In India, the quantum of domestic black money is huge which adversely affects the revenue of the government creating a resource crunch for its various welfare programmes. Black money is generally transacted in cash and large amount of unaccounted wealth is stored and used in form of cash. In order to achieve the mission of the government to move towards a cash less economy to reduce generation and circulation of black money, various sections in the Income Tax Act, 1961 have been inserted to curb cash transactions.
Following is the detailed analysis of the new amendments:
1. Disallowance of revenue expenditure under Section 40A(3):
- Sub-section (3) of Section 40A of the Act, provides that any expenditure in respect of which payment or aggregate of payments made to a person in a day, otherwise than by banking means, exceeds ten thousand rupees, such expenditure shall not be allowed as a deduction. (except in specified circumstances as referred to in Rule 6DD of the Income-tax Rules, 1961)
- Deeming a payment as profits and gains of business or profession if the expenditure is incurred in a particular year but the payment is made in any subsequent year of a sum exceeding ten thousand rupees otherwise than by banking means.
1. Explanation: According to the provision, if an assessee makes a payment of any amount exceeding Rs. 10,000/- in cash to any person in a single day for any expenditure, then such sum shall not be allowed as deduction in computation of Income from “Profits and gains of business or profession”.
The allowable mode of payment above Rs. 10,000 are account payee cheque or account payee bank draft or payment through electronic clearing system through a bank account or through such other electronic modes.
- Credit Card
- Debit Card
- Net Banking
- IMPS (Immediate Payment Service)
- UPI (Unified Payment Interface)
- RTGS (Real Time Gross Settlement)
- NEFT (National Electronic Funds Transfer), and
- BHIM (Bharat Interface for Money) Aadhaar Pay”
2. Disallowance of depreciation under Section 32:
Section 43 of the Act disallows the capital expenditure incurred in cash. For Instance, purchase of Fixed Assets.
As per this section,, any expenditure incurred by the assessee for acquisition of any asset in respect to which a payment or aggregate of payments made to a person in a day, otherwise than by banking means, equals or exceeds ten thousand rupees, such expenditure shall be ignored for the purposes of determination of actual cost of such asset.
Explanation: According to this provision, if an assessee makes a payment of any amount equal to or exceeding Rs. 10,000/- in cash to any person in a single day for any expenditure towards acquisition of any asset, then such sum shall not be included in the cost of the asset, and the assessee will not be able to claim depreciation on such amount.
Therefore, now an assessee cannot make a payment of any sum of Rs. 10,000 or more in a day towards purchase of any fixed asset.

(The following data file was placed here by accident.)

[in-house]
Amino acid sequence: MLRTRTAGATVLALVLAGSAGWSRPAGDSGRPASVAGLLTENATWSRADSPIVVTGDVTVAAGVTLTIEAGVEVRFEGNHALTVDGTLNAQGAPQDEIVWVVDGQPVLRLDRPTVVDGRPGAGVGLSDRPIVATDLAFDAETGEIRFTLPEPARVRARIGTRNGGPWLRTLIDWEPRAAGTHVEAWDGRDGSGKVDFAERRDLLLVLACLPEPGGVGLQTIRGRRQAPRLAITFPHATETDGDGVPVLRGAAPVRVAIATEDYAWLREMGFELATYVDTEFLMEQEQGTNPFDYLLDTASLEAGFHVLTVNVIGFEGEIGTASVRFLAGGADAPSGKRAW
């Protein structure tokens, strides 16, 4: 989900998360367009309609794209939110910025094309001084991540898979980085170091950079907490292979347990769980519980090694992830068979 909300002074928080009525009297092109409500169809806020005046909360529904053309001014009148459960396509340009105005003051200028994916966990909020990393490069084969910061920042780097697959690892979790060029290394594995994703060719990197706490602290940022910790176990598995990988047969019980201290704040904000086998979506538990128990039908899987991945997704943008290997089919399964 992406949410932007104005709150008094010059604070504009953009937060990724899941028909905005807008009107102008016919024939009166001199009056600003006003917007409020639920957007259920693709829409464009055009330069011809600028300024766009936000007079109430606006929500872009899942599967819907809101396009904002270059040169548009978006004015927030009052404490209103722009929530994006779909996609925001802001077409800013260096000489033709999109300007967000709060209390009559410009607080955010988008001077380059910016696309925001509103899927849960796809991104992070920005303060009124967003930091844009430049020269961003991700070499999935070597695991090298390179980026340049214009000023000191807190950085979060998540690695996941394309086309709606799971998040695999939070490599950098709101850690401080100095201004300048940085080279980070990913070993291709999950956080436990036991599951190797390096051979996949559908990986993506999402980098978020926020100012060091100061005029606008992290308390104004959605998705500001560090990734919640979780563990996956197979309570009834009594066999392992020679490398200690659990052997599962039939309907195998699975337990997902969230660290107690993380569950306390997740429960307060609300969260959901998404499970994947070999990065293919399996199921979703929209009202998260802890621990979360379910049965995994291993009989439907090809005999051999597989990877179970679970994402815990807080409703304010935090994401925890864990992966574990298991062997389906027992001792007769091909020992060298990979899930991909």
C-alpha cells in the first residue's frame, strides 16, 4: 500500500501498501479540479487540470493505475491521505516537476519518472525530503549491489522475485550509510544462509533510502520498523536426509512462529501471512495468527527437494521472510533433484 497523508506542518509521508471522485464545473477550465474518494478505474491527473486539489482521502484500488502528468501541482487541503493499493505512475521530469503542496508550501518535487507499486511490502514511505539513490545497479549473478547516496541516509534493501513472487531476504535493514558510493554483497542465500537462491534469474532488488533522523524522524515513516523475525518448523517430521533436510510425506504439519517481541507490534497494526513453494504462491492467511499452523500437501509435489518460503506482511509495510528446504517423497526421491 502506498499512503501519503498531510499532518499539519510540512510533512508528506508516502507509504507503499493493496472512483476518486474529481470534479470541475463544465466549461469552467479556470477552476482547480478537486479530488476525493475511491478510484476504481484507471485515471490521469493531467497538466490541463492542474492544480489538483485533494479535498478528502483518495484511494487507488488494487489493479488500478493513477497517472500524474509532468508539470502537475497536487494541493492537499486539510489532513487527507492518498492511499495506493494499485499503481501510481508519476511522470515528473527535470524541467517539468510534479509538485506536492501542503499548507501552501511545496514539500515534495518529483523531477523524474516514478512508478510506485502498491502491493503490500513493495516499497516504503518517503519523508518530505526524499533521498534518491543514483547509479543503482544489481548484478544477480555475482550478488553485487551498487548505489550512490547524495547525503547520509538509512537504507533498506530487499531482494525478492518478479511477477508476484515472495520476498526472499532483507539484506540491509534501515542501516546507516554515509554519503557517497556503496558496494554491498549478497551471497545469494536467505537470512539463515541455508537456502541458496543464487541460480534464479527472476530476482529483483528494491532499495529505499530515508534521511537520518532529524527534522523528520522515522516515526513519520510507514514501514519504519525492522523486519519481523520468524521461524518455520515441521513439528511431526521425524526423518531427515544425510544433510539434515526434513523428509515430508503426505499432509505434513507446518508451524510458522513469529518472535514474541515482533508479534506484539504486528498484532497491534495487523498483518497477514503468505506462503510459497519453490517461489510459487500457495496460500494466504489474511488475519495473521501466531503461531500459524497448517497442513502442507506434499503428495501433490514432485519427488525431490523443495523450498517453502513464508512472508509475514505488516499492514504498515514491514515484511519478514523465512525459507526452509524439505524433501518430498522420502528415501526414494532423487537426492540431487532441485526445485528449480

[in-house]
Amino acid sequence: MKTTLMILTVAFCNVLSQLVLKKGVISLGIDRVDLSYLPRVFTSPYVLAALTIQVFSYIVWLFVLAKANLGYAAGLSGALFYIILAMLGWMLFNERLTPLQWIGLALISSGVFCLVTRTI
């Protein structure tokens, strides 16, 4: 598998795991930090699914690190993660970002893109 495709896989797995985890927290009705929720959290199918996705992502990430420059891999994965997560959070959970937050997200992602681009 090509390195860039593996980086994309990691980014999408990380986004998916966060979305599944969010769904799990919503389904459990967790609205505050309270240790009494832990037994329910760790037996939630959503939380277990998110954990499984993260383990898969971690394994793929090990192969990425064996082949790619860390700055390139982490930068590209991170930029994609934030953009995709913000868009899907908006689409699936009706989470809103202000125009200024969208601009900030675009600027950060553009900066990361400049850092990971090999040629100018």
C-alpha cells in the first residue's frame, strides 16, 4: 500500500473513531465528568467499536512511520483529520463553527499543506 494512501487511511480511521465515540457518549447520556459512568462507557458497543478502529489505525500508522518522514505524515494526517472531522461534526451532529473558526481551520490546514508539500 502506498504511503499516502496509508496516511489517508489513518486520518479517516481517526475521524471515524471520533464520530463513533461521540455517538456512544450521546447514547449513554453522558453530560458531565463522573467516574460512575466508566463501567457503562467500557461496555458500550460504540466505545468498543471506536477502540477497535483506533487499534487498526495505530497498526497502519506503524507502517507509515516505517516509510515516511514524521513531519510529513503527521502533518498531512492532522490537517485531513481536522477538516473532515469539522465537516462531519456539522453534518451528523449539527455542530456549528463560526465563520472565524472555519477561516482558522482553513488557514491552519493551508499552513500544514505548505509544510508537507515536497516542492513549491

3. Section 269SS & Section 269ST:
- Section 269SS of the Income Tax Act 1961, states that no person shall accept from any person any loan or deposit or any sum of money, whether as advance or otherwise, otherwise than by an account payee cheque or account payee bank draft or by electronic clearing system through a bank accountor through such other electronic mode, if the amount of such loan or deposit or such specified sum is twenty thousand rupees or more.
- Section 269ST has been inserted in the Income Tax Act, 1961 to provide that no person shall receive an amount of two lakh rupees or more, —
(a) in aggregate from a person in a day;
(b) in respect of a single transaction; or
(c) in respect of transactions relating to one event or occasion from a person, otherwise than by an account payee cheque or account payee bank draft or use of electronic clearing system through a bank account or through such other electronic mode
Transactions of the nature referred to in Section 269SS are excluded from the scope of the said section.
Further, Section 271DA in the Act provide for levy of penalty on a person who receives a sum in contravention of the provisions of the section 269ST. The penalty is a sum equal to the amount of such receipt.
- Section 269SS of Income Tax Act, 1961 states that no person shall accept or take (receive) cash from any other person as
- loan or
- deposit or
- as advance or otherwise
if such sum of cash is equal to or exceeds Rs. 20,000.
- Section 269ST states that no person shall receive an amount of Rs. 2 Lakhs or more in aggregate from a person in a day for a single transaction in cash.
- Therefore, for transactions of loan or deposit under Section 269SS, the limit of Rs. 20000 shall apply whereas for transactions other than those of Section 269SS, limit of Rs. 2 Lakhs shall apply.
- If a person receives Rs. 2 Lakhs or more in cash as stated above, then, a penalty of equal amount of such receipt under Section 271DA shall be levied on such person who is receiving the amount.
- Hence, it can be concluded that due to operation of the section 269ST:
- No cash sales of Rs. 2 Lakhs or more in a single bill can be made to any person.
- No amount of Rs. 2 Lakhs or more can be received for a single transaction.
- No amount of Rs. 2 Lakhs or more can be received from a person in cash which is related to one event or occasion.
Following can be extracted from the above:
- An individual can purchase an asset in personal nature in cash upto 2 Lakhs.
- A concern can purchase a capital asset in cash only upto 10,000.
- No transaction of sale/ purchase above Rs. 2 Lakhs can be made in cash.Any payment for revenue expenditure can be made in cash only upto 10,000 in aggregate to a person in a day.
- Cash Gifts can be received upto Rs. 2 Lakhs by any person.